Unexpected and Sudden Death Due to Undiagnosed Moraxella catarrhalis Meningoencephalitis in a 40-day-old Infant: Case Report and Literature Review

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Abstract

Acute bacterial meningitis in infants and newborns represents a medical emergency and a significant cause of mortality and morbidity worldwide. Moraxella catarrhalis has been considered a microorganism with low pathogenic potential, and only in exceptional cases has it been found to cause meningitis in infants and immunocompetent people. We will now document an unusual case of an unexpected and sudden death of a 40-day-old infant due to acute meningitis from M. catarrhalis, apparently asymptomatic and subsequently diagnosed by an autopsy. According to our knowledge this is the first case of unexpected infant death due to undiagnosed M. catarrhalis meningitis.The suggested case, as well as for the rarity of such a fatal event, should be considered a caution to pediatrics and neonatologists for M. catarrhalis can cause paucisymptomatic meningoencephalitis in infants which can be potentially fatal.From a forensic point of view, an autopsy accompanied by a multidisciplinary assessment is always necessary in cases of unexpected infant deaths to identify the causes.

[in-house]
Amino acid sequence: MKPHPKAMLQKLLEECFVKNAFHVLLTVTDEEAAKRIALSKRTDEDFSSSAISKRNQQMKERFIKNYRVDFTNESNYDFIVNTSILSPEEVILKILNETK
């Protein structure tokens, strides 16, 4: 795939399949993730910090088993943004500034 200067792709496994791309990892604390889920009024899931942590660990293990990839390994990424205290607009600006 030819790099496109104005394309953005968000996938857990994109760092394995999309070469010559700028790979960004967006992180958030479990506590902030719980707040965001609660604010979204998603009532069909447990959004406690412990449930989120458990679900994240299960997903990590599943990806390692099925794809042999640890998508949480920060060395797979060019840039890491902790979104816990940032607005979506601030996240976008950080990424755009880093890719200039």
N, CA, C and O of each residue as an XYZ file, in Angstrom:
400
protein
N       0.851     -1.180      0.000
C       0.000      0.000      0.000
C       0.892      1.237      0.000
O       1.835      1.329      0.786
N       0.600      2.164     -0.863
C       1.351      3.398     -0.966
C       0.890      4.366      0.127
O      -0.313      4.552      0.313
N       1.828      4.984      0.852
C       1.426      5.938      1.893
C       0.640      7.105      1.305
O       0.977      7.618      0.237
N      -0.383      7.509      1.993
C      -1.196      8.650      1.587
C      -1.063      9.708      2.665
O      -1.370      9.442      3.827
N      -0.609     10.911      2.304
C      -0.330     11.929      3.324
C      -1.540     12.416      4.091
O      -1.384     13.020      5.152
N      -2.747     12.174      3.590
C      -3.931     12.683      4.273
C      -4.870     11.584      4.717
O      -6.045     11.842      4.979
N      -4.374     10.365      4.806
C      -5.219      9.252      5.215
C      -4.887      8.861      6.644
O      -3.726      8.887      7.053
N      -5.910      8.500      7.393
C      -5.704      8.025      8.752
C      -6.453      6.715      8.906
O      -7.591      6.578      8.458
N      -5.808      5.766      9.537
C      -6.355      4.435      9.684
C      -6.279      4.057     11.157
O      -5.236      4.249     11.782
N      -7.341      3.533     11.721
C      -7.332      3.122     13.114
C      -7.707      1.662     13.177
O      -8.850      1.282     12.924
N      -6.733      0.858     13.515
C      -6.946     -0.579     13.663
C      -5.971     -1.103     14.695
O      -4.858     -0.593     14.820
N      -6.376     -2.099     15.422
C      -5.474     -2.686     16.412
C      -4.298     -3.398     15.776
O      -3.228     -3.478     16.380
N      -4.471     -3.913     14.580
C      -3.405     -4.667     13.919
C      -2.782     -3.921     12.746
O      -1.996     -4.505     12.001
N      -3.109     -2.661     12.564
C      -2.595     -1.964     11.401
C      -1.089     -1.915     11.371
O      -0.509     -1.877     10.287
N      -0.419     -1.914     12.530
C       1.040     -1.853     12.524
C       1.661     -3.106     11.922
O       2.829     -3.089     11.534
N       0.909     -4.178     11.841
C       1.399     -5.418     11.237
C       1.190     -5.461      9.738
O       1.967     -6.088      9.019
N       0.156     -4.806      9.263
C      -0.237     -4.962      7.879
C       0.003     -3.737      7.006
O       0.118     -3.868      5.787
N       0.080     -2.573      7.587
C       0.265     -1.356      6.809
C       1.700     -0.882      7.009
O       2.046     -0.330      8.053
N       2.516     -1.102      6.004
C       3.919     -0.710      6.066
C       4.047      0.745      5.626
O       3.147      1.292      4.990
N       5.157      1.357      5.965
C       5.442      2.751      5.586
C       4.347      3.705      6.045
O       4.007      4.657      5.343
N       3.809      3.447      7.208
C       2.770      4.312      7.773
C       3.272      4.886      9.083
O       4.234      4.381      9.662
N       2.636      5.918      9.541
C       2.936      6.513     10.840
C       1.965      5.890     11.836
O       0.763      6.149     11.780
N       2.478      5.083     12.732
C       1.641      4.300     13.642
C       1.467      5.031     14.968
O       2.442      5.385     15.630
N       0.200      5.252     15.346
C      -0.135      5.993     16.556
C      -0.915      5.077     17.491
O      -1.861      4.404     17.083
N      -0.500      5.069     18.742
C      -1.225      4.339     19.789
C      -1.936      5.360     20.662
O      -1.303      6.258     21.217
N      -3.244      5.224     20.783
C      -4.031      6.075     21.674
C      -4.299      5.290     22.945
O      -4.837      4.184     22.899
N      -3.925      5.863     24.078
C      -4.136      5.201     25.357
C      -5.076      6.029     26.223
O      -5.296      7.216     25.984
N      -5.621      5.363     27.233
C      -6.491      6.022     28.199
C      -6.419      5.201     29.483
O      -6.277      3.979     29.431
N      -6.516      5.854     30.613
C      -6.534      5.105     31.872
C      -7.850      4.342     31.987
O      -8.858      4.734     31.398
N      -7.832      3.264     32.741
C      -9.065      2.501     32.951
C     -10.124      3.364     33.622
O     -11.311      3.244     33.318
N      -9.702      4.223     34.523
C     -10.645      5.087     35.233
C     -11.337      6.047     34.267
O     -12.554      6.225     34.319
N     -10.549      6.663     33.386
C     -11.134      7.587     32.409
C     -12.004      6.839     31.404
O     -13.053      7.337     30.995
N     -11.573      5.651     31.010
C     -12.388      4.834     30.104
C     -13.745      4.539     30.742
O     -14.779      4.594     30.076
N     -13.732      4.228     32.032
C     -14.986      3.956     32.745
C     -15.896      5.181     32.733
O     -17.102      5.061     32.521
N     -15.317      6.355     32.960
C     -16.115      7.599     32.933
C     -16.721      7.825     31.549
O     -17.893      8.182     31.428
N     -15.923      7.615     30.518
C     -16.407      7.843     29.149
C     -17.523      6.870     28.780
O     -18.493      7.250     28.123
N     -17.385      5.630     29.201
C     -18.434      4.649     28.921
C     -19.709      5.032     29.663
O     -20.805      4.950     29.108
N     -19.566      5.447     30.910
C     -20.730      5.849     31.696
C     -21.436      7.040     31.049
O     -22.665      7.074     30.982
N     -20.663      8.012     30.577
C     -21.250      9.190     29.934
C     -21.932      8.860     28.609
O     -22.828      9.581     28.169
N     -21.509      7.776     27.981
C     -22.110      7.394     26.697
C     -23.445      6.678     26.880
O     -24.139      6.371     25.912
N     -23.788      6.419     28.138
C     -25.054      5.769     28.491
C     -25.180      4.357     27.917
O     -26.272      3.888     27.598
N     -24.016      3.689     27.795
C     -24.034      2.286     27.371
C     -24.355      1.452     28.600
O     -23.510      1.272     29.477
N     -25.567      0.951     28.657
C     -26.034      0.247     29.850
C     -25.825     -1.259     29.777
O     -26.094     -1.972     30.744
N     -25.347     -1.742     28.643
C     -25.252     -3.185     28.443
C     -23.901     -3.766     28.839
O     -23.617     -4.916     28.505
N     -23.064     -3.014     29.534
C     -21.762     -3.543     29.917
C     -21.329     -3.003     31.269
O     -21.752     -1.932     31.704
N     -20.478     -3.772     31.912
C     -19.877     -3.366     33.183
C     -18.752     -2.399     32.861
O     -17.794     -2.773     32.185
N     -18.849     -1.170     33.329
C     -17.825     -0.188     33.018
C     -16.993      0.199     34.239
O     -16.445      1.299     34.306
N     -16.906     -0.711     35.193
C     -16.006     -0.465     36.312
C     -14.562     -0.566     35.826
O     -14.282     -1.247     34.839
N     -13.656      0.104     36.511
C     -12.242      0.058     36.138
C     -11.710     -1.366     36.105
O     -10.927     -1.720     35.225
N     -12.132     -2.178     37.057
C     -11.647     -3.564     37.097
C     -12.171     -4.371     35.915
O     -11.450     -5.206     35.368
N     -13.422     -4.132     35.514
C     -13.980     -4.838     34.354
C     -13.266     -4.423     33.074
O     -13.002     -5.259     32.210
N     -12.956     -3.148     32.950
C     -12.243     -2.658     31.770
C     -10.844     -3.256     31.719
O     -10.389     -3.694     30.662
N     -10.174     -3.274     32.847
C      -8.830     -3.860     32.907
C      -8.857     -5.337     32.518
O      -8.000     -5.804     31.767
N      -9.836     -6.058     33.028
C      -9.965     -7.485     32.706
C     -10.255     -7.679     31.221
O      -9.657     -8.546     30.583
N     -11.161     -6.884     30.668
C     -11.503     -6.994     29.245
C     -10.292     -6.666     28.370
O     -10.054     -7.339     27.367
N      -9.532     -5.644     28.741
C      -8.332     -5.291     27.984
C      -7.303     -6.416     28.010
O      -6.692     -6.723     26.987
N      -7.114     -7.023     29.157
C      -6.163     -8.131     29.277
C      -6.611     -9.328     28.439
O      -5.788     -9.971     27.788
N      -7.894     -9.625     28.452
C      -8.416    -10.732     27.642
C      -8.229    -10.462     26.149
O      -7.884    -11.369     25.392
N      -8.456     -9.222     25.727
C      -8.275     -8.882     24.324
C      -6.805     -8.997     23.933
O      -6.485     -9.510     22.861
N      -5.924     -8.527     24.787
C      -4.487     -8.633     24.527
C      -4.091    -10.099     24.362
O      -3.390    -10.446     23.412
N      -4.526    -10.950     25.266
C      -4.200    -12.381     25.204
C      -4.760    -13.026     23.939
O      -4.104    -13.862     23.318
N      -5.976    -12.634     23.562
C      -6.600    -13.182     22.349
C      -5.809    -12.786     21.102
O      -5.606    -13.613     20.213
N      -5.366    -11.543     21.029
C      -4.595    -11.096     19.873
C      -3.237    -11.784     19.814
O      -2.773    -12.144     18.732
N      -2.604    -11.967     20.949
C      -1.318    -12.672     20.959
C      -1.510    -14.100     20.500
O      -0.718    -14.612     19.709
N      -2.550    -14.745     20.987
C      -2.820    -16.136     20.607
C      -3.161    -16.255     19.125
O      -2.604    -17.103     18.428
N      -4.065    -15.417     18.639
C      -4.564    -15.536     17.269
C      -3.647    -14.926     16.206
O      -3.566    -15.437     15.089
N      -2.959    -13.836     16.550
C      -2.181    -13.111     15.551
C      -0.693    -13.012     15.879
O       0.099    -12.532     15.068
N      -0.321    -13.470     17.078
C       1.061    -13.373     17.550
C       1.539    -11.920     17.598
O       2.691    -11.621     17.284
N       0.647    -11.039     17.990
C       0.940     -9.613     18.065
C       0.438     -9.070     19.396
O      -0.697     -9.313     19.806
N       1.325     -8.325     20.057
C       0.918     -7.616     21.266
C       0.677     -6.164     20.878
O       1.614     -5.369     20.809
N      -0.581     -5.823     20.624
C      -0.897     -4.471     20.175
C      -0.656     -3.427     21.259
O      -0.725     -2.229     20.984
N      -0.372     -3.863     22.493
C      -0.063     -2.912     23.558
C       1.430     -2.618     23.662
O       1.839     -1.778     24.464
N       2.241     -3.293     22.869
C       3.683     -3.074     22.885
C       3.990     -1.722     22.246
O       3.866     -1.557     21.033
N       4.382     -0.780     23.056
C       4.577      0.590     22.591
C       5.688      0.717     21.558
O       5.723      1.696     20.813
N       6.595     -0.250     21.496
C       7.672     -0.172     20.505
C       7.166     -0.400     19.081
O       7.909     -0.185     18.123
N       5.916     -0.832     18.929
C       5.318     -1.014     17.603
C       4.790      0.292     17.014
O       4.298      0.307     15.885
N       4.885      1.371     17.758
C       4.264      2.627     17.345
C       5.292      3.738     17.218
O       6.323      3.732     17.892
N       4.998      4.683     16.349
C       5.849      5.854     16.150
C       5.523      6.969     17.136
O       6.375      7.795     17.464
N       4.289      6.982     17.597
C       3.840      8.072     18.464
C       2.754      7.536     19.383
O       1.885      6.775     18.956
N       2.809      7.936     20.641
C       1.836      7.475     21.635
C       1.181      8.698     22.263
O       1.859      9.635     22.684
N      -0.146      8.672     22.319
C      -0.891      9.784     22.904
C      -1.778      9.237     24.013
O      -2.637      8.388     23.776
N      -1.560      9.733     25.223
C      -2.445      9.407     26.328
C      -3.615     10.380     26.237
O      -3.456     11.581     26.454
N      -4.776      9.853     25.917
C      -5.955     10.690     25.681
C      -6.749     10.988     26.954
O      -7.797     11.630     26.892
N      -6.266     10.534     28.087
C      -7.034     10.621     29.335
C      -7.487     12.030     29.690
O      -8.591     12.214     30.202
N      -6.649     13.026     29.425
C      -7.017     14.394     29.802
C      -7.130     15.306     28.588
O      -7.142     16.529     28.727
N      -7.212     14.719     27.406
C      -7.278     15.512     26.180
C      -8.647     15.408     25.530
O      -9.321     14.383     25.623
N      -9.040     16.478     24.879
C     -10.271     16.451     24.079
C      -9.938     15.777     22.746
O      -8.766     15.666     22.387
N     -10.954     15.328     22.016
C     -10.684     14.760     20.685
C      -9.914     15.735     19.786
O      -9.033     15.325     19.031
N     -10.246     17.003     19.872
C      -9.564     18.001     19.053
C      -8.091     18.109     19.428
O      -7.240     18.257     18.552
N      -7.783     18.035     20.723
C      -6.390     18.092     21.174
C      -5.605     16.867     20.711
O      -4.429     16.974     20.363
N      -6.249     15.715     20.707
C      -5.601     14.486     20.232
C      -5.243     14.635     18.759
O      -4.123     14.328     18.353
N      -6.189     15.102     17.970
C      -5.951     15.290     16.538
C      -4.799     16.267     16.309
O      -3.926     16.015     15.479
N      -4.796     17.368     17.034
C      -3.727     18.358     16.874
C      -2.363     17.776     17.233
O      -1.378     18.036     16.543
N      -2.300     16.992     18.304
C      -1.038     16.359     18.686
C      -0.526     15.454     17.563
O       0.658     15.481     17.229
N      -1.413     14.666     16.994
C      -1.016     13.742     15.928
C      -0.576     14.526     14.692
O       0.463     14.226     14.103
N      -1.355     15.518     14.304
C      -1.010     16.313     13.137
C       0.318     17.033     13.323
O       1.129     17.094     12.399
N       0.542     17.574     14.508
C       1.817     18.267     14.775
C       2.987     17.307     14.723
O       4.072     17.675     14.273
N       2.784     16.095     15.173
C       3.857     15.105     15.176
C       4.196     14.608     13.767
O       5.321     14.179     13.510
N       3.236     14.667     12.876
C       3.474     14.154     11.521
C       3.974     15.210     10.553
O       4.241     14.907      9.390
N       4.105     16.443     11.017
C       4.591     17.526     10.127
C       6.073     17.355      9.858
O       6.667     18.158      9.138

Original languageEnglish
Pages (from-to)333-337
Number of pages5
JournalAmerican Journal of Forensic Medicine and Pathology
Volume41
Issue number4
DOIs
Publication statusPublished - Dec 2020

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